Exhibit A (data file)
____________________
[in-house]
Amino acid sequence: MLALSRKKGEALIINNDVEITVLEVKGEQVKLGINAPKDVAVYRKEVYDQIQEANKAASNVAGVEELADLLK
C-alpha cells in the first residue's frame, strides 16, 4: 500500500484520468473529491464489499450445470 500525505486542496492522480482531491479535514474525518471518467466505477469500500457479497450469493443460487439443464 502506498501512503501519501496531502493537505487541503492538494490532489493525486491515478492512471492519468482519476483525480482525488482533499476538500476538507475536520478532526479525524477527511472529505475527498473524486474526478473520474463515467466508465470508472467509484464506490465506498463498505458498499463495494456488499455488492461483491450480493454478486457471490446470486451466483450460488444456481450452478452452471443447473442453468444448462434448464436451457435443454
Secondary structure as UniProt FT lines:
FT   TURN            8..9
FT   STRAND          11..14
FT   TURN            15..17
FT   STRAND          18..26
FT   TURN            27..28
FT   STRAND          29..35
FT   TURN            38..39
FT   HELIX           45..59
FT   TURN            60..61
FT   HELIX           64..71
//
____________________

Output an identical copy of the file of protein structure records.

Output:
[in-house]
Amino acid sequence: MLALSRKKGEALIINNDVEITVLEVKGEQVKLGINAPKDVAVYRKEVYDQIQEANKAASNVAGVEELADLLK
C-alpha cells in the first residue's frame, strides 16, 4: 500500500484520468473529491464489499450445470 500525505486542496492522480482531491479535514474525518471518467466505477469500500457479497450469493443460487439443464 502506498501512503501519501496531502493537505487541503492538494490532489493525486491515478492512471492519468482519476483525480482525488482533499476538500476538507475536520478532526479525524477527511472529505475527498473524486474526478473520474463515467466508465470508472467509484464506490465506498463498505458498499463495494456488499455488492461483491450480493454478486457471490446470486451466483450460488444456481450452478452452471443447473442453468444448462434448464436451457435443454
Secondary structure as UniProt FT lines:
FT   TURN            8..9
FT   STRAND          11..14
FT   TURN            15..17
FT   STRAND          18..26
FT   TURN            27..28
FT   STRAND          29..35
FT   TURN            38..39
FT   HELIX           45..59
FT   TURN            60..61
FT   HELIX           64..71
//